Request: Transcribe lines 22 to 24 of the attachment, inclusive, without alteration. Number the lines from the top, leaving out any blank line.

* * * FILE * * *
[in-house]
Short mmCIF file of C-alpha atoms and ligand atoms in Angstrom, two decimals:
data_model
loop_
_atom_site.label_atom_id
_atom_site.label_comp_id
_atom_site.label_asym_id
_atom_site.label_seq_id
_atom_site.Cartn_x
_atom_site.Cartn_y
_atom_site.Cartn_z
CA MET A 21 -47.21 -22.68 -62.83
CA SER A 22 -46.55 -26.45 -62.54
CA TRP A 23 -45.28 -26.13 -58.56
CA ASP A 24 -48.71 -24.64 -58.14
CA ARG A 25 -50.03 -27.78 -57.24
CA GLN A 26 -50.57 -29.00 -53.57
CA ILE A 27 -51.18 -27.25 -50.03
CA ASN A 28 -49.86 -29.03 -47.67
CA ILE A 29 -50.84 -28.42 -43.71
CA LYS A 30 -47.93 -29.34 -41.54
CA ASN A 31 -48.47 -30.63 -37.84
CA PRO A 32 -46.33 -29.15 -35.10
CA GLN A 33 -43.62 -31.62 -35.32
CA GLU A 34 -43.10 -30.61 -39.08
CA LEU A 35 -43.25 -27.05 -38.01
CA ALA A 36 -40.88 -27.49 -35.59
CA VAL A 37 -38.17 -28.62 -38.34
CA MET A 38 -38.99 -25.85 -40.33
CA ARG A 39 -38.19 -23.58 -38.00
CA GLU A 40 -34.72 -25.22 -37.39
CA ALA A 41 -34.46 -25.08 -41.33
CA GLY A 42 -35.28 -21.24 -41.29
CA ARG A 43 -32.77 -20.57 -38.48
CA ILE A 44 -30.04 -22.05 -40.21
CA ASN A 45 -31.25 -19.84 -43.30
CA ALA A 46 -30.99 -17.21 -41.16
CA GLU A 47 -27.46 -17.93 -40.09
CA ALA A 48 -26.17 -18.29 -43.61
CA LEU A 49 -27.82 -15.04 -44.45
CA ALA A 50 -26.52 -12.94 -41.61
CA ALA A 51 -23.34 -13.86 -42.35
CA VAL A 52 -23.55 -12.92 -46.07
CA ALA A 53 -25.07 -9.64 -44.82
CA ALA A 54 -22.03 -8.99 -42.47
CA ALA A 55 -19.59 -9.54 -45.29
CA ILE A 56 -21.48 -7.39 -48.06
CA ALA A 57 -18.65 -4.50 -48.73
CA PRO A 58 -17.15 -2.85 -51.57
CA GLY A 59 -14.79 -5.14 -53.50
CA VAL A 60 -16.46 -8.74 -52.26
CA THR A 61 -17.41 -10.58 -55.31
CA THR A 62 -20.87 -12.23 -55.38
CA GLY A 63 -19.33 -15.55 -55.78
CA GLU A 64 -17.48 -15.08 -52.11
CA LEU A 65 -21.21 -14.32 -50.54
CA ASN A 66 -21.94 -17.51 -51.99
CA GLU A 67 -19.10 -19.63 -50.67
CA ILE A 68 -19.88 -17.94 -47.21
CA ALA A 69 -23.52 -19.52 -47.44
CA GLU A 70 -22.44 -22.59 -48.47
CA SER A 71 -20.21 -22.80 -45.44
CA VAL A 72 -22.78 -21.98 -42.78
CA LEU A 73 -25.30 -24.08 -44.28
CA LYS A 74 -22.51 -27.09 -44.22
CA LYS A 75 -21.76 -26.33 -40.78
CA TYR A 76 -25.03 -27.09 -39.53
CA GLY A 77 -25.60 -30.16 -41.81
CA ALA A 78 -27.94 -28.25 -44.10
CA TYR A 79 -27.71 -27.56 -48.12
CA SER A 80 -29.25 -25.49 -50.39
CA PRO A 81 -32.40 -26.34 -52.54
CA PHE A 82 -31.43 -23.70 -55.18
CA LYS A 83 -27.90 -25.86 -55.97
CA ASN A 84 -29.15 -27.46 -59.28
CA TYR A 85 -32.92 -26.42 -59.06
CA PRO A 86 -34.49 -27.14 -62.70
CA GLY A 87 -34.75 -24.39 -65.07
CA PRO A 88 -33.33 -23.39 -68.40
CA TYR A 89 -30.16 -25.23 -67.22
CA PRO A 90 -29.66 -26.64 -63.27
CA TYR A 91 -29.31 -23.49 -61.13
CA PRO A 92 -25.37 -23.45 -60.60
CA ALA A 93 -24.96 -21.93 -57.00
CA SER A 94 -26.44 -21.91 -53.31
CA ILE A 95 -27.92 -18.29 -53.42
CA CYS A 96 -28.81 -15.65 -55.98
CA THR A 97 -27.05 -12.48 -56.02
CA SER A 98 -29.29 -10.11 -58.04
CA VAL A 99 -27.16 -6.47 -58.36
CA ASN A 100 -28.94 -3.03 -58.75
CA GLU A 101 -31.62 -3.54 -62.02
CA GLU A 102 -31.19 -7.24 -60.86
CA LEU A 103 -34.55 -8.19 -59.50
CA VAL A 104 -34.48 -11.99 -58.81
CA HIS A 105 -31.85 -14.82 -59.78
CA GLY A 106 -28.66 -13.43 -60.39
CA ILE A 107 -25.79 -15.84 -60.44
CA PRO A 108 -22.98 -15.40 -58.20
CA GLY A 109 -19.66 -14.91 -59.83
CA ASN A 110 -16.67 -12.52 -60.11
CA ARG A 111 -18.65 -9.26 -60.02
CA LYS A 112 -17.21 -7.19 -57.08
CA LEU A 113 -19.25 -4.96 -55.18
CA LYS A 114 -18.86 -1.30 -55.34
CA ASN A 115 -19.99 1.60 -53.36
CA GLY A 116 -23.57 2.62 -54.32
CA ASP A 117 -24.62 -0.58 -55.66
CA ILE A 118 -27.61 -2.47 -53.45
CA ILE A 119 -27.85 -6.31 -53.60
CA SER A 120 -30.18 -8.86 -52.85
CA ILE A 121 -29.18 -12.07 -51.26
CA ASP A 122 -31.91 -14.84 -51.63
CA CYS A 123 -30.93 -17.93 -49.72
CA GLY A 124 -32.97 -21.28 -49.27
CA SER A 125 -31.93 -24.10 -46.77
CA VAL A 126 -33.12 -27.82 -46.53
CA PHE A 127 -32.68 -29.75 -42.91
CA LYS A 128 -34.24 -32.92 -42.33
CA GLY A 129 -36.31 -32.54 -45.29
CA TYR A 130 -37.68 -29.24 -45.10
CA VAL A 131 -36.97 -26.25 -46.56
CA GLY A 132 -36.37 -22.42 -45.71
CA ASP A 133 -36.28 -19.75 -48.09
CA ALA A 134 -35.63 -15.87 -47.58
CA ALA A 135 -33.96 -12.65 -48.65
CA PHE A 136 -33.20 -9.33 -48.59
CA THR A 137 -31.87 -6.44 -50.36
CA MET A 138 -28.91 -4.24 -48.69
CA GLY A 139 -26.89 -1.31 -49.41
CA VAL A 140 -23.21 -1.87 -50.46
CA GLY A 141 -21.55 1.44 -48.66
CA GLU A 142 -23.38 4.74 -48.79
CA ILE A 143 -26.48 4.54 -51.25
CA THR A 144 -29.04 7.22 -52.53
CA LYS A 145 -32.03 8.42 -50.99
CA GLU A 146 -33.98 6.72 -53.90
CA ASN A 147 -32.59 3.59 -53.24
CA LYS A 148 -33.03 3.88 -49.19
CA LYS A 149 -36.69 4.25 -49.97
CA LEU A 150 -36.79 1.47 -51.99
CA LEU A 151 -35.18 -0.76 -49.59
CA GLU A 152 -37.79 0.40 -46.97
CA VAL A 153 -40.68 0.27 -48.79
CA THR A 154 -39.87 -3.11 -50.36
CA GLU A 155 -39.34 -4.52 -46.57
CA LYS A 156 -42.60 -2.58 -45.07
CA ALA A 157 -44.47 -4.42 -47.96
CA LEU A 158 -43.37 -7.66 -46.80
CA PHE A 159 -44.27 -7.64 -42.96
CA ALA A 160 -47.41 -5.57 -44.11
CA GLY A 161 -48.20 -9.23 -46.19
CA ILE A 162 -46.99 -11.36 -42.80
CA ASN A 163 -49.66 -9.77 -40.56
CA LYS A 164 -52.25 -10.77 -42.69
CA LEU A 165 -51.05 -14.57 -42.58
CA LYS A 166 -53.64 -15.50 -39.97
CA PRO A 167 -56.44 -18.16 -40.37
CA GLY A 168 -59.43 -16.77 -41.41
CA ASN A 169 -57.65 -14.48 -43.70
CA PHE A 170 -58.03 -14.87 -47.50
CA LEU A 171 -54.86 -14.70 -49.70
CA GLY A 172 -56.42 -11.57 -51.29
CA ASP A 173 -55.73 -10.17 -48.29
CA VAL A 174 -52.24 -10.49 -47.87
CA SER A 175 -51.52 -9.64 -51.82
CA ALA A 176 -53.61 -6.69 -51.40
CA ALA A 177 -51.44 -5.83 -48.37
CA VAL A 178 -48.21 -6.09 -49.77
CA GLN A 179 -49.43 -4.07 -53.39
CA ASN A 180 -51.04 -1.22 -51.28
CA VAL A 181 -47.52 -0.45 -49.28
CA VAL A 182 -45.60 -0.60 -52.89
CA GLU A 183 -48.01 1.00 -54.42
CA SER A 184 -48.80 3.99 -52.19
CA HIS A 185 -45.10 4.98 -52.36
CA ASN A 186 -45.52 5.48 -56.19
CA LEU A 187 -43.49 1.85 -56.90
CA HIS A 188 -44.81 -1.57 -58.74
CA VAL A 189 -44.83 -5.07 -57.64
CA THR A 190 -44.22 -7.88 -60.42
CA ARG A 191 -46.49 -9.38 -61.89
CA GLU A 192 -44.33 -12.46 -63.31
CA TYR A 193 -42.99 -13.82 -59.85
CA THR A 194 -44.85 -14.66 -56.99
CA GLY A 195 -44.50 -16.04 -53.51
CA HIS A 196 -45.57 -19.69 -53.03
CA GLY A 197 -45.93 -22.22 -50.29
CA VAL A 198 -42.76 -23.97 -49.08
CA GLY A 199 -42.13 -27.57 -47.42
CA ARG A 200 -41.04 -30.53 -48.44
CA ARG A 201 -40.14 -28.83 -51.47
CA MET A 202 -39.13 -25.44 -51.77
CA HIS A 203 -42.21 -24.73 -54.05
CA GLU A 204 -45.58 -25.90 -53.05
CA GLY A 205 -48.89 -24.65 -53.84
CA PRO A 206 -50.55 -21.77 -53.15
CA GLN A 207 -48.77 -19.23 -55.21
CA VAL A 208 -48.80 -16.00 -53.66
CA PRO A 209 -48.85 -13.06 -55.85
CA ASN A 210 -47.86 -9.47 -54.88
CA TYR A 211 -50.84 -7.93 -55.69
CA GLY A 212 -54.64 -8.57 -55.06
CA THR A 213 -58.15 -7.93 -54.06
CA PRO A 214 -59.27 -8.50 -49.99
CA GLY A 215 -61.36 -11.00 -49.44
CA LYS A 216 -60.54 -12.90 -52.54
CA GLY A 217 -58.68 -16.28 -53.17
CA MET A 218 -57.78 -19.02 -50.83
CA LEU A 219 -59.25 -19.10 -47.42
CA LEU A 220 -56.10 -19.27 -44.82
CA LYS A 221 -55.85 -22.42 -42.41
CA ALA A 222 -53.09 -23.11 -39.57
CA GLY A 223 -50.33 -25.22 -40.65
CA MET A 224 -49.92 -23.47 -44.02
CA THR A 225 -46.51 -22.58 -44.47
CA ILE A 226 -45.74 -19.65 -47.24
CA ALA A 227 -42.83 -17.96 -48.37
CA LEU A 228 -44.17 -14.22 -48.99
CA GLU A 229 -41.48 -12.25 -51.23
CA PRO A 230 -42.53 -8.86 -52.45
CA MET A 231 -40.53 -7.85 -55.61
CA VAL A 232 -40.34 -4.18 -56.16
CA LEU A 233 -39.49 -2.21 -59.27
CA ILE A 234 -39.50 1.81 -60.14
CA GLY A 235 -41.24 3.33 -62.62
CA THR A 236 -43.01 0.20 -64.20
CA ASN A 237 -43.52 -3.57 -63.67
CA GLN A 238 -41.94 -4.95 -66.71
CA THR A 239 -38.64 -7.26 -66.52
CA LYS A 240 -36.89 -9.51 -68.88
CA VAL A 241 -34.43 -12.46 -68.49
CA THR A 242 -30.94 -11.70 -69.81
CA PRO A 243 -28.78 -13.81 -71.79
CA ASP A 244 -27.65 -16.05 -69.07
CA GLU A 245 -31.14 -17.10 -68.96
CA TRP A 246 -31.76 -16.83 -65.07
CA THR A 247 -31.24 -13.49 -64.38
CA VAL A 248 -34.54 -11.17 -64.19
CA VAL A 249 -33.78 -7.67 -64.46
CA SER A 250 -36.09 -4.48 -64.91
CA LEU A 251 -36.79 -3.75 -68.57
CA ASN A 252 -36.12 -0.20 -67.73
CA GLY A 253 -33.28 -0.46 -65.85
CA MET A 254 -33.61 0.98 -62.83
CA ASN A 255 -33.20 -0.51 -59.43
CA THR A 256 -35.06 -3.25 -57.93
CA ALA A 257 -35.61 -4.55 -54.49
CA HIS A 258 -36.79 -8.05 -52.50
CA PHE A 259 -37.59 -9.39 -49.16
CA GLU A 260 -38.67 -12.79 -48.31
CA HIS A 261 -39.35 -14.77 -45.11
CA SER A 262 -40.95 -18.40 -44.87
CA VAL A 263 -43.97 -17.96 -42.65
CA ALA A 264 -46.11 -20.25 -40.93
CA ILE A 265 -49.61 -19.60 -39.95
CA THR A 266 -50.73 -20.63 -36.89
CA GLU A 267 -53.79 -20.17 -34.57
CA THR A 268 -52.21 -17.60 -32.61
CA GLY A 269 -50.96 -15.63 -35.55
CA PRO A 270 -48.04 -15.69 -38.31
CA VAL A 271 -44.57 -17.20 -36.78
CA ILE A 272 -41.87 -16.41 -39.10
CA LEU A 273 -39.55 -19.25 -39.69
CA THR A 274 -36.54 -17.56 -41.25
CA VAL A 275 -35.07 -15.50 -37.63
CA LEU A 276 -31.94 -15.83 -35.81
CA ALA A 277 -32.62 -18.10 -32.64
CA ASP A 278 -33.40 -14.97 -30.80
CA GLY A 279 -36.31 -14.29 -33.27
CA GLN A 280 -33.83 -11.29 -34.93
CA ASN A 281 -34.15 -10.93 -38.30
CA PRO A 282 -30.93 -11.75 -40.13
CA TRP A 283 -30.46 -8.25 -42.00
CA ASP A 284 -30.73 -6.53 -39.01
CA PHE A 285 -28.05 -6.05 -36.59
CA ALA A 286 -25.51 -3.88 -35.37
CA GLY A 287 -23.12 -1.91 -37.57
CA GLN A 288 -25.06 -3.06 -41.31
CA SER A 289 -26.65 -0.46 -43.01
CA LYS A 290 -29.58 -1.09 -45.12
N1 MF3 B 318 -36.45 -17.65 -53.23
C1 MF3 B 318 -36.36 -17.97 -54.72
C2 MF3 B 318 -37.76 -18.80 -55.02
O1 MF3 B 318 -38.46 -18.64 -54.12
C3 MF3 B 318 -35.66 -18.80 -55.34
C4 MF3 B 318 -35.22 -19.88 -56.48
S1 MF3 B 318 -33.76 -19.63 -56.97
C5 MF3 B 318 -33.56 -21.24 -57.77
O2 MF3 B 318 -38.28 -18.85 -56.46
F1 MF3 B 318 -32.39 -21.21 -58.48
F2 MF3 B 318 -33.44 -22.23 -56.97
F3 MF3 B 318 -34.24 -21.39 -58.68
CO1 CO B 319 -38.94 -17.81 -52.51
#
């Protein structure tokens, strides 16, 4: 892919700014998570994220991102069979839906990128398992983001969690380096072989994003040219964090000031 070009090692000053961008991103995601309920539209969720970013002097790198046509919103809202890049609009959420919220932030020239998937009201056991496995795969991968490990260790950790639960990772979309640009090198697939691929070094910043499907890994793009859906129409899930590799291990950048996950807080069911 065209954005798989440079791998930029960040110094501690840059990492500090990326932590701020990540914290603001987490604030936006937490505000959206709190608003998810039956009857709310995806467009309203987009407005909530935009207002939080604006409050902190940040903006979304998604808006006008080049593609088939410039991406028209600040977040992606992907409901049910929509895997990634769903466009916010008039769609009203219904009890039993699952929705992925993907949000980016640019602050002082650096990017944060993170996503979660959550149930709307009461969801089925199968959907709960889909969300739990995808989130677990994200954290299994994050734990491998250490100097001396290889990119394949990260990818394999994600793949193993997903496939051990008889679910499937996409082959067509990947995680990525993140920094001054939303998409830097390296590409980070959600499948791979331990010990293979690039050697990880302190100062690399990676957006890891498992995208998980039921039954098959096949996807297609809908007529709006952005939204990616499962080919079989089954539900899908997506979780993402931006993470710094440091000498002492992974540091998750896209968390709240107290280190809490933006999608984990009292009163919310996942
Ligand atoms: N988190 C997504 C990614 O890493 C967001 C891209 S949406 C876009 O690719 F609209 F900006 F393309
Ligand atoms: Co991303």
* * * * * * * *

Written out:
CA ASN A 31 -48.47 -30.63 -37.84
CA PRO A 32 -46.33 -29.15 -35.10
CA GLN A 33 -43.62 -31.62 -35.32